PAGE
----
“In first grade, they integrated STEM into the 100th day of school. The children used manipulatives and objects such as paper cups, links, cubes and blocks, and they used their imaginations to construct buildings. We counted and grouped objects, and used problem-solving strategies,”
Okula said fifth grade used their engineering knowledge to build a structure of newspapers that could hold a basketball for 20 seconds without collapsing.
The eighth grade teacher organized a team of four “engineers” to compete in the IU’s Regional STEM competition at Monroe Campus of Northampton Community College March 3. The team built a roller coaster structure with a moving “car” and elevator.
They placed first and are on to the state competition in Harrisburg Friday, May 19.
This year’s challenge was: “Your team has been hired to create a new amusement park. However, this new amusement park is making ‘green’ a priority. The owners are working to make the world healthier, cleaner and safer, and are creating a fun family park that will inspire others to be environmentally friendly. You will need to create a ride for this new park. Your ride must represent the environmentally friendly approach that the owners are requiring.”
St. Michael the Archangel School
St. Michael the Archangel is offering STEM opportunities in both the elementary and middle school buildings. In a letter to school families, Dr. Joanne LoFaso, principal, and Erin Doherty Faust, assistant principal, explained how STEM works at the school.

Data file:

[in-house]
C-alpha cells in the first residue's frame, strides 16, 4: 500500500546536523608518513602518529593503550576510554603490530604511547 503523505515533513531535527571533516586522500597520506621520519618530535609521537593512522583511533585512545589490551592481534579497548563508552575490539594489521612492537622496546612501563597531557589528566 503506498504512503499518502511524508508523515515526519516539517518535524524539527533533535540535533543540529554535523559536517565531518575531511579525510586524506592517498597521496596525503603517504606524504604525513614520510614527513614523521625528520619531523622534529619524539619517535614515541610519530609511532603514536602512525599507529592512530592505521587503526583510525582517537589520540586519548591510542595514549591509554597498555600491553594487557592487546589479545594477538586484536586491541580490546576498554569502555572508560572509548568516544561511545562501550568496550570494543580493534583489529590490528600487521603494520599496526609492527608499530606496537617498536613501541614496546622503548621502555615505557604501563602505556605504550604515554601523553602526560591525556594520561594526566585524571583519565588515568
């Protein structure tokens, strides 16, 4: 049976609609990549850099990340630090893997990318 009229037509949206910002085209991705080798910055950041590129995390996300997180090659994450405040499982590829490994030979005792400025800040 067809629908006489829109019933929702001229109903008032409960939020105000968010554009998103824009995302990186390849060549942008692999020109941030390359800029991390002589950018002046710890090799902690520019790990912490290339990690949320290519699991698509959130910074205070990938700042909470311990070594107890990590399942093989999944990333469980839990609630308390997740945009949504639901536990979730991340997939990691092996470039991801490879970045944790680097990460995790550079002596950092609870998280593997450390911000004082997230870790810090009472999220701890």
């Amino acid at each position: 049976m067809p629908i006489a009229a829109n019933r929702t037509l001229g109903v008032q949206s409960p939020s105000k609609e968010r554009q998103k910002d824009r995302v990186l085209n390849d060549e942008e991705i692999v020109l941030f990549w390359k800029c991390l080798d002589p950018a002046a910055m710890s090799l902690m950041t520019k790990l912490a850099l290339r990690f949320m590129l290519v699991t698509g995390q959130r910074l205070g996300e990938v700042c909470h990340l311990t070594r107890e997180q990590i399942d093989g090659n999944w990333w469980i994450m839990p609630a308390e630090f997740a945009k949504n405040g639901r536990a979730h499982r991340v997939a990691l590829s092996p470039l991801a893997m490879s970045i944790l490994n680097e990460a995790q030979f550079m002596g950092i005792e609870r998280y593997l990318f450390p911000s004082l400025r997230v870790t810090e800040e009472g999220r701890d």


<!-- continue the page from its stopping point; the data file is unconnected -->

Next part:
STEM is a curriculum based on the idea of educating students in four specific disciplines – science, technology, engineering and mathematics – in an interdisciplinary and applied approach.
Tara Tobin is the technology teacher of K-8, and teaches technology and STEM classes.
LoFaso and Faust said computer science skills, such as coding, provide critical thinking, logic, persistence and creativity. These are skills that help students excel at problem-solving in all subject areas.
“We are pleased to offer coding opportunities to all of our students in grades K-8 this year,” they wrote.
Students in the elementary and middle schools receive coding instruction during their technology classes.
Tobin will use coding activities designed especially for younger students by code.org.
In the middle school Tobin uses the Google “CS First” program that ties in Scratch.
Students in the upper grades at the elementary school receive an opportunity to explore engineering during technology class using “LittleBits,” a platform of electronic building blocks that allow students to invent anything from a remote-controlled car to a door alarm.